• education for taxpayers, tax practitioners and ATO staff about the Charter and increased awareness of the availability of compensation for defective administration
• increased guidance on the Model Litigant Obligation (MLO) and improve investigations of alleged MLO breaches to address perceptions of bias and lack of independence.
The IGOT has also examined an emerging area of concern in relation to the ATO’s exchange of taxpayer information with foreign revenue authorities and recommended that the ATO increase public guidance on its approach particularly with respect to data security, notification to taxpayers where their information is being exchanged and opportunities for them to consider that information.
The ATO has either agreed in full, in part or in principle to the recommendations however as noted in the report, the ATO’s level of agreement and their accompanying commentary create a level of uncertainty as to how and to what extent the recommendations would be implemented.
New Parliamentary inquiries
The following new Parliamentary inquiries have been recently established:
• The House Standing Committee on Tax and Revenue has commenced an inquiry into taxpayer engagement, with a particular focus on how individuals and small businesses interact with the tax and superannuation system. As part of this inquiry, the Committee will examine the prevalence and impact of the ‘cash economy’ on the tax system; the contemporary use of information and communication technology by the ATO and comparative tax administrators to deliver services; and behavioural insights from other service delivery agencies including possible ways to better inform taxpayers to help them PwC 15 TaxTalk Monthly February 2017 make decisions in their best interests. Submission to the inquiry can be made until 9 February 2017.
• The House Standing Committee on Economics will recommence its previous inquiry on tax deductibility. This inquiry was formed to examine some options to simplify the personal and company income tax system, with a particular focus on options to broaden the base of these taxes in order to fund reductions in marginal rates. Matters to be examined include the personal tax system as it applies to individual non-business income, with particular reference to the deductibility of expenditure of individuals in earning assessable income; and the company income tax system, with particular reference to the deductibility of interest incurred by businesses in deriving business income.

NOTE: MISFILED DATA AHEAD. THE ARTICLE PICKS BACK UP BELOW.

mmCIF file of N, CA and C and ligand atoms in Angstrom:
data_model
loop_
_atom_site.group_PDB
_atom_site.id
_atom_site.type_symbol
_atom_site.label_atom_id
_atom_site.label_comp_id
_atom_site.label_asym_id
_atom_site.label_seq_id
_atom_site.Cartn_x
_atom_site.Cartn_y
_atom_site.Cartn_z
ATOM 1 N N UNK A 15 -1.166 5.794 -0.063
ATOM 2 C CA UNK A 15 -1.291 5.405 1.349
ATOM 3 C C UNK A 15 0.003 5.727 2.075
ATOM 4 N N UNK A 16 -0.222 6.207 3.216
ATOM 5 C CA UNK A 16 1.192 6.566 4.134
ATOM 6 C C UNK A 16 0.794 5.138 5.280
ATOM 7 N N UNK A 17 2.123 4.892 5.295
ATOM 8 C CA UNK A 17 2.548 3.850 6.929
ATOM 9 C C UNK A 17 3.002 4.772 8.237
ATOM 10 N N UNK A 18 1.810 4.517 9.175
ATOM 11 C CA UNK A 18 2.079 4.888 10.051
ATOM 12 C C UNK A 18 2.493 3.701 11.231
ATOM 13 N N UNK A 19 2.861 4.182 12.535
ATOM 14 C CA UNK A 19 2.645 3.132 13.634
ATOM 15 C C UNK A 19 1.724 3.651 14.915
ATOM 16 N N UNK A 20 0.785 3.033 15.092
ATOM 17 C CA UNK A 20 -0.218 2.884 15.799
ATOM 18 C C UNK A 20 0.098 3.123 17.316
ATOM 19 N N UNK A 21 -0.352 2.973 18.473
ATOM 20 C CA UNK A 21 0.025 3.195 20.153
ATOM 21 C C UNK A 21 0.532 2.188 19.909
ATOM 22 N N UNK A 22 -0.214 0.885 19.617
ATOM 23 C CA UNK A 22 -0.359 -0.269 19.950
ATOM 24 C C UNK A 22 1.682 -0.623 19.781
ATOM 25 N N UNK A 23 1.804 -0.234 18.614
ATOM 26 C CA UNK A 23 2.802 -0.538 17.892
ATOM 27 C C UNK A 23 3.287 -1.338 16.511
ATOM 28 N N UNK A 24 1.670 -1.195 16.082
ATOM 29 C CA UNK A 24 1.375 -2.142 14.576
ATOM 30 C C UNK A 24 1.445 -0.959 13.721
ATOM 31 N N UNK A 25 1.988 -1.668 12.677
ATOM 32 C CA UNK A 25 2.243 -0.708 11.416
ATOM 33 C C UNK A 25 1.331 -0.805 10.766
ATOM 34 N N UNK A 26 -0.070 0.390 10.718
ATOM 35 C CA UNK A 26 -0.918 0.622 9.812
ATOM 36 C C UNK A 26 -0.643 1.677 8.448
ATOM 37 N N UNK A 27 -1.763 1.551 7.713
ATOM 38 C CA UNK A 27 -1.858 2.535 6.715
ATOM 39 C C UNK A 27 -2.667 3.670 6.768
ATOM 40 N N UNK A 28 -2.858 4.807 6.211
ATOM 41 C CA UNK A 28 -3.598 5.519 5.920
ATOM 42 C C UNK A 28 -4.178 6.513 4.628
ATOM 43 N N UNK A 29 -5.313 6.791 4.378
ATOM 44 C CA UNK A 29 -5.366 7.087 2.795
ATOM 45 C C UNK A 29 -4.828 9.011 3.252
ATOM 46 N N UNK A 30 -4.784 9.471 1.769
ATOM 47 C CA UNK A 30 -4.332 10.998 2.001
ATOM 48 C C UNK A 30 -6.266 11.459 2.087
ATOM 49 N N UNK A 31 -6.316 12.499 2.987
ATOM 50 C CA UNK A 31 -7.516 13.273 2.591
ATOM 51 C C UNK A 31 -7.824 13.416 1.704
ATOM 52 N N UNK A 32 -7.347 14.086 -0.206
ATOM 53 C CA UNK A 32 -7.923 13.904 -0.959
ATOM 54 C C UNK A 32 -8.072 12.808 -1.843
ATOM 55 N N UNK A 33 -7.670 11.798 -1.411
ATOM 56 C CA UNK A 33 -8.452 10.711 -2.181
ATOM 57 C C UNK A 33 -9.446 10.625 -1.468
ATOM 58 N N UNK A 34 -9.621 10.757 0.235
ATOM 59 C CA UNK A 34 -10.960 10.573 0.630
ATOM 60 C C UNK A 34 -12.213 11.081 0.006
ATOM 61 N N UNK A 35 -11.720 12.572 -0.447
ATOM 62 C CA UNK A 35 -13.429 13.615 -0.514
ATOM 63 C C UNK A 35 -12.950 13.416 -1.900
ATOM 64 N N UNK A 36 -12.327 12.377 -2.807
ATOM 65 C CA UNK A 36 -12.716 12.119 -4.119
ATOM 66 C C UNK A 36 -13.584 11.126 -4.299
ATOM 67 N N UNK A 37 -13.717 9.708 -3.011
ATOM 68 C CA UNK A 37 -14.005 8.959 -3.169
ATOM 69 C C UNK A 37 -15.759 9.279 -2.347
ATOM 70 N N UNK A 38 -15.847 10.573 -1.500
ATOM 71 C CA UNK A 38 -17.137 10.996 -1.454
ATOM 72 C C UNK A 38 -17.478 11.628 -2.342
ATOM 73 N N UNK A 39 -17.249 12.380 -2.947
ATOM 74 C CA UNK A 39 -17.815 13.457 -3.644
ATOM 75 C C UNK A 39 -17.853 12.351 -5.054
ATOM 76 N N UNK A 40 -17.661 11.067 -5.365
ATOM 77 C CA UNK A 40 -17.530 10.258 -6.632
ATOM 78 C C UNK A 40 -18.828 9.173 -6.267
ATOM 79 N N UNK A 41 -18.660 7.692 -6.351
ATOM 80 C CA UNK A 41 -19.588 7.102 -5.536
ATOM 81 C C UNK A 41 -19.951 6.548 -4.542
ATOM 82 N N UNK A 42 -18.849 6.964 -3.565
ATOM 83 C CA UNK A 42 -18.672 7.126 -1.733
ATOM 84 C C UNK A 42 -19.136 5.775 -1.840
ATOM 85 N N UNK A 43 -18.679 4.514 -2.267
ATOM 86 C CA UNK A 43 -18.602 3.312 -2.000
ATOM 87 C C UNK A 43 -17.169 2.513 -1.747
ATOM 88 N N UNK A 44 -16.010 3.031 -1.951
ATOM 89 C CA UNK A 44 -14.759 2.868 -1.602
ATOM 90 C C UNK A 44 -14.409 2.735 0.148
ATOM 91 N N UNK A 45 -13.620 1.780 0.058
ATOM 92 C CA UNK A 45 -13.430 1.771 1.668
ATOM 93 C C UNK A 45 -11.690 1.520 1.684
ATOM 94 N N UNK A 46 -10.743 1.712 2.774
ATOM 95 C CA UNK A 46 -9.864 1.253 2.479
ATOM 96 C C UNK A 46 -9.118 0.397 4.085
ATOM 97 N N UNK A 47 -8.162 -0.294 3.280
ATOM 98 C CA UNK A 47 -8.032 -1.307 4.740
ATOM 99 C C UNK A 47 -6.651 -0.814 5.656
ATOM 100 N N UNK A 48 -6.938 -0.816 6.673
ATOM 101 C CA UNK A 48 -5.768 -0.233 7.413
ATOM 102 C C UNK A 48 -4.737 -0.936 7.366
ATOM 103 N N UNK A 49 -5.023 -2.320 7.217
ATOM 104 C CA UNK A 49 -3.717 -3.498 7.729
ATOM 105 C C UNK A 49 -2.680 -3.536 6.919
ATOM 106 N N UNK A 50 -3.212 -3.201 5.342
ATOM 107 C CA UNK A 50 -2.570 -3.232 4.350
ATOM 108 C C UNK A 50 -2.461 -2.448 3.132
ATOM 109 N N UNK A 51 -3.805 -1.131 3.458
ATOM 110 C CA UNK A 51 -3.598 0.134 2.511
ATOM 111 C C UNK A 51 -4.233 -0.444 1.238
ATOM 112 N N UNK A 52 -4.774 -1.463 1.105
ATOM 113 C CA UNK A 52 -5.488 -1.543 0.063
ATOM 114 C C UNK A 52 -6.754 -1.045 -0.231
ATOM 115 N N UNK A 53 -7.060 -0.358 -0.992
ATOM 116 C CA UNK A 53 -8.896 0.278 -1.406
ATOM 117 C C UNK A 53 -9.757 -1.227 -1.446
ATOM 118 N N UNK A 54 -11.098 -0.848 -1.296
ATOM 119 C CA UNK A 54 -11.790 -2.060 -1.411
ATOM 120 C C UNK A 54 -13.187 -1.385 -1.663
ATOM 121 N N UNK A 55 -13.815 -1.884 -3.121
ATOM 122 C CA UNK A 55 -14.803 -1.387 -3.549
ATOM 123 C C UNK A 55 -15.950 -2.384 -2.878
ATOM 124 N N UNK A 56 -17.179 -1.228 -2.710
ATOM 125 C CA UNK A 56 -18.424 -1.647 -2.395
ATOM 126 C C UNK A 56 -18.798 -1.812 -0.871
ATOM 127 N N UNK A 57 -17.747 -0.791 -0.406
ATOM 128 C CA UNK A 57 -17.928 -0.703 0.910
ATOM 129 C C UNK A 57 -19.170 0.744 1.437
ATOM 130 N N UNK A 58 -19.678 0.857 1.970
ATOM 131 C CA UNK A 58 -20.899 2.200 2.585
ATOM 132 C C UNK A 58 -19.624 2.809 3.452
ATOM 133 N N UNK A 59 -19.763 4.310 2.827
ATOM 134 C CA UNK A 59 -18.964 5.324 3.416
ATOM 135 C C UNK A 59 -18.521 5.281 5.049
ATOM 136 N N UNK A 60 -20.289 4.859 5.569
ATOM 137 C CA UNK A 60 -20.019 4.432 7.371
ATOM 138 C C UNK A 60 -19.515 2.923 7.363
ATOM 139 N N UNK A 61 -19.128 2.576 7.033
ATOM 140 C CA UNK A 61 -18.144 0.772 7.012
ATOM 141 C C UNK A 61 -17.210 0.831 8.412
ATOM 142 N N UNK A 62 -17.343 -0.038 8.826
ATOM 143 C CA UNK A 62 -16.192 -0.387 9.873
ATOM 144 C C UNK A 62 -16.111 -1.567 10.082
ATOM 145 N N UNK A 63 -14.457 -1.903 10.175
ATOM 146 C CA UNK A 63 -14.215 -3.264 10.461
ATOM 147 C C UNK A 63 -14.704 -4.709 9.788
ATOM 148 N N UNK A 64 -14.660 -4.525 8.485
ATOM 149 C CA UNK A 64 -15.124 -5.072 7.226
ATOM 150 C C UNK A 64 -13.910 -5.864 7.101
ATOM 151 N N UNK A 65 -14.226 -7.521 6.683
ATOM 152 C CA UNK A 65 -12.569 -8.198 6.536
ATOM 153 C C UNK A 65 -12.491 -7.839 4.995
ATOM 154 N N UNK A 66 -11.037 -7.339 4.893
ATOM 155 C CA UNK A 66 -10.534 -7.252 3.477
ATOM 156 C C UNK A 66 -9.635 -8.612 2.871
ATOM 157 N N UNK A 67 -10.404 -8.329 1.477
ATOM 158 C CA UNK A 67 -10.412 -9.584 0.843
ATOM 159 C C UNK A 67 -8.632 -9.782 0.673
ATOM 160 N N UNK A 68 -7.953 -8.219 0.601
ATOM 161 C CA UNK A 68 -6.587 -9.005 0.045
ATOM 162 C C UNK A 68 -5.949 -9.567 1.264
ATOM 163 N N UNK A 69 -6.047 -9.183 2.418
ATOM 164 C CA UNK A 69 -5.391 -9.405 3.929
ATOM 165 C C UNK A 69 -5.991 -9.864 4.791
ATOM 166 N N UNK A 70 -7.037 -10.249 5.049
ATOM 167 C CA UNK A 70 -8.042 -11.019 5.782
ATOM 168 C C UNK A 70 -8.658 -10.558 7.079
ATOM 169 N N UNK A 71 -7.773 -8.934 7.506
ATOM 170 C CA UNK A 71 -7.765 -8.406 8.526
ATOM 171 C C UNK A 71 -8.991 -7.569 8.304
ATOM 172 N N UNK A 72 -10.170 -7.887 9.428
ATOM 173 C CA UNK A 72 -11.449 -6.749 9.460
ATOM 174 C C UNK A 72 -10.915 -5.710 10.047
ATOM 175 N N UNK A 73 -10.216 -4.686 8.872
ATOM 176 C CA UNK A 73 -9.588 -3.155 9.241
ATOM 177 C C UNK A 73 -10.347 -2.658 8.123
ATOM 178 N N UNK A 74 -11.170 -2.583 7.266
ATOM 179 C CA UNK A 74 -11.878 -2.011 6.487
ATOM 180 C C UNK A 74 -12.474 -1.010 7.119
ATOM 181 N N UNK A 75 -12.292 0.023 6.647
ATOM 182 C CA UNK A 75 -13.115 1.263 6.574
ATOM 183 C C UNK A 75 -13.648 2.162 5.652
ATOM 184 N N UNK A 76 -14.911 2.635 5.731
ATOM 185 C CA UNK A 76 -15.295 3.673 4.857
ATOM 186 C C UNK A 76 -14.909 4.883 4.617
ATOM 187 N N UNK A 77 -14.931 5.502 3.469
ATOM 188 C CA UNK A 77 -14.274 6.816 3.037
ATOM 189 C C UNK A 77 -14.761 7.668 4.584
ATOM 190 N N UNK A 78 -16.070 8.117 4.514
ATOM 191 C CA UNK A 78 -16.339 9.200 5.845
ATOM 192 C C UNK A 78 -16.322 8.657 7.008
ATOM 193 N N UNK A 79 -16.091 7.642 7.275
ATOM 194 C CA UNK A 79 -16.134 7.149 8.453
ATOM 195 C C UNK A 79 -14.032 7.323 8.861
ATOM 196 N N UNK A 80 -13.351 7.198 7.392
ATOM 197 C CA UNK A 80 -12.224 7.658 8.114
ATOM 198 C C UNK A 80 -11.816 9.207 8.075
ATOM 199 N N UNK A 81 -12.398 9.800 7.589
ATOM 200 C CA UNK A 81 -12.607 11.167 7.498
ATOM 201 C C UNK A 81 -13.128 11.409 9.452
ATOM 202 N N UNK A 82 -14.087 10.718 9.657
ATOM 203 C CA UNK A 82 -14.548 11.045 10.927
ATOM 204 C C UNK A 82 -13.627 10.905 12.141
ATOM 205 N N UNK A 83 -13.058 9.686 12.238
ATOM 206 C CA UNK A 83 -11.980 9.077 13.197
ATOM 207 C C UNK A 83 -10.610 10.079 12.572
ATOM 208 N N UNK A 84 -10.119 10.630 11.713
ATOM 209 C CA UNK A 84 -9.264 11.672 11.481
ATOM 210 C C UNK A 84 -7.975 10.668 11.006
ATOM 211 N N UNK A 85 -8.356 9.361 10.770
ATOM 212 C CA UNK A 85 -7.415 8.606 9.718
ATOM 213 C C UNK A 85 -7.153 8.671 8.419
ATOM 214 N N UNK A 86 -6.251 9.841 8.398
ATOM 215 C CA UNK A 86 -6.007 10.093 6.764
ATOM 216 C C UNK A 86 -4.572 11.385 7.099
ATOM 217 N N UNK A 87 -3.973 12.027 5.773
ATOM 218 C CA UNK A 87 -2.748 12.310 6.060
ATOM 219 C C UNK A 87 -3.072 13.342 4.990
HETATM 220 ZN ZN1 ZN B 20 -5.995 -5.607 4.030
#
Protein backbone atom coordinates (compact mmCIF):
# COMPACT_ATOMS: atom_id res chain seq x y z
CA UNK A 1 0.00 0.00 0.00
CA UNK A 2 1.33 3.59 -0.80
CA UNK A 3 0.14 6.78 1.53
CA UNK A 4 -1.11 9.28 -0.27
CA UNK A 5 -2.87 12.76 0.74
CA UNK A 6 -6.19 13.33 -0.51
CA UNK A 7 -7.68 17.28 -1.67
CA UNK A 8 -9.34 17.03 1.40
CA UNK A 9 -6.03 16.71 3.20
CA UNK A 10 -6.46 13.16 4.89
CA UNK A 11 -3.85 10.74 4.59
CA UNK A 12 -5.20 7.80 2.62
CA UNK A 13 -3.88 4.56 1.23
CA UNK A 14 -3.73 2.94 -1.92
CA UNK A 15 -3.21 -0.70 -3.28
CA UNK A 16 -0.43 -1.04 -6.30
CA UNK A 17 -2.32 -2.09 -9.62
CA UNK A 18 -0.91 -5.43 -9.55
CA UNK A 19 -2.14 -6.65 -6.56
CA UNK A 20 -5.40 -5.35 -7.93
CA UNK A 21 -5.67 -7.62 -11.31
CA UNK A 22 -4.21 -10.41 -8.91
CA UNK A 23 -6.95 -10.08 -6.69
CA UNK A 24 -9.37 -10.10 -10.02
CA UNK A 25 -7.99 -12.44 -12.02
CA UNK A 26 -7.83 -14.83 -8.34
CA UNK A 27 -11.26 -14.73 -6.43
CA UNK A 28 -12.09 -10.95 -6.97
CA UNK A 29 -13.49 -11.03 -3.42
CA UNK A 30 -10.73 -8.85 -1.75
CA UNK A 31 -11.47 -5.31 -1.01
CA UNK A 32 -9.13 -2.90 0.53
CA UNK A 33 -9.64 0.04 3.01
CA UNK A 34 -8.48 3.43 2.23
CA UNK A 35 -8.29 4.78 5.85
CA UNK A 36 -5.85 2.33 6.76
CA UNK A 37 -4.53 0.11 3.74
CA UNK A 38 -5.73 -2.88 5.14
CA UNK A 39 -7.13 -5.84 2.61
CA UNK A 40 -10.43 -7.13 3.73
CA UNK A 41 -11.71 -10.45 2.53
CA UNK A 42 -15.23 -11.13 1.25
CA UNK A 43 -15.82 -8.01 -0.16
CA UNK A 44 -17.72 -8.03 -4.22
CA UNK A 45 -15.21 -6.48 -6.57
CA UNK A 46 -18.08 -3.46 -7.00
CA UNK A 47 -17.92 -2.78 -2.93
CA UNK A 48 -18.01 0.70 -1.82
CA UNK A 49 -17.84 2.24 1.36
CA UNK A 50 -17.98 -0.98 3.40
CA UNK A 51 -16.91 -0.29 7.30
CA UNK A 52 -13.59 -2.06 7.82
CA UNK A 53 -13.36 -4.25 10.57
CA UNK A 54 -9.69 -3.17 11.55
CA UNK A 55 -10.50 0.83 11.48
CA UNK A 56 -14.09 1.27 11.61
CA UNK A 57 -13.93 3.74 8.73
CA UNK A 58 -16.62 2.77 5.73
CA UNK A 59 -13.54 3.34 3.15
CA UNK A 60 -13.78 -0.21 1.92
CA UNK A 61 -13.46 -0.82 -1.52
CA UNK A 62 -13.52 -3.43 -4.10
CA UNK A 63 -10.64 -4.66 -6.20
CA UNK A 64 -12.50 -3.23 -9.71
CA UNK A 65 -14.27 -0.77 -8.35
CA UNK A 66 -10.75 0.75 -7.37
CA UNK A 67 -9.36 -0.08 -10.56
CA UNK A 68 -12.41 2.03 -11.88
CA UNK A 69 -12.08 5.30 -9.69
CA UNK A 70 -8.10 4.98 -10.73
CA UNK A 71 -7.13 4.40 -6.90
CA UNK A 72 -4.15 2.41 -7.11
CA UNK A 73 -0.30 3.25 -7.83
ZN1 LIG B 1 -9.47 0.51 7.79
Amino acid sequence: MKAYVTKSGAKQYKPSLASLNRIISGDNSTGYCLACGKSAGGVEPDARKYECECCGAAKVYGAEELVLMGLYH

• The Senate Economic Committee will inquire into the non-payment of superannuation guarantee. This inquiry was formed to examine the impact of non-payment of the Superannuation Guarantee (SG). The Inquiry has a broad focus but will make particular reference to the economic impact of non-payment of SG, the accuracy and adequacy of data collected and the role and effectiveness of the ATO in the monitoring, investigation and recovery of unpaid SG. Submissions can be made to the inquiry by 17 February 2017. The Committee is due to report by 22 March 2017.
Annual threshold for accessing the small business CGT concessions
The Federal Court of Australia in Doutch v Commissioner of Taxation  FCAFC 166 has dismissed the taxpayer’s appeal and upheld the decision of the Administrative Appeals Tribunal that receipts in respect of fuel disbursements were ordinary income that the entity derived “in the ordinary course of carrying on a business”. This meant that the taxpayer's aggregated turnover (s328-120 of the ITAA 1997) exceeded the AUD 2,000,000 annual threshold and the taxpayer did not meet the requirements for the small business Capital Gains Tax concessions.
Wine Equalisation Tax Reforms
On 2 December 2016 the Government announced reforms to the Wine Equalisation Tax Rebate, including changes to the eligibility criteria for the Rebate scheme that will apply from 1 July 2018. In addition, the Rebate cap will be reduced from $500,000 to $350,000 effective from 1 July 2018, which is a year later, and a higher cap, than announced in the 2016-17 Federal Budget. A further $100,000 per annum will be made available to producers who exceed the Rebate cap through a new Wine Tourism and Cellar Door grant.
Launch of ATO Public advice and guidance digital community
The ATO has recently launched the Public advice and guidance digital community on its Let's Talk website. This is a new way for the ATO to engage with the community to understand the issues that are important to taxpayers and to help the ATO better target its advice and guidance. The ATO is currently seeking feedback on ATO guidance on the Investment Manager Regime and on its current tax ruling (TR 93/30) dealing with Home Office Expenses.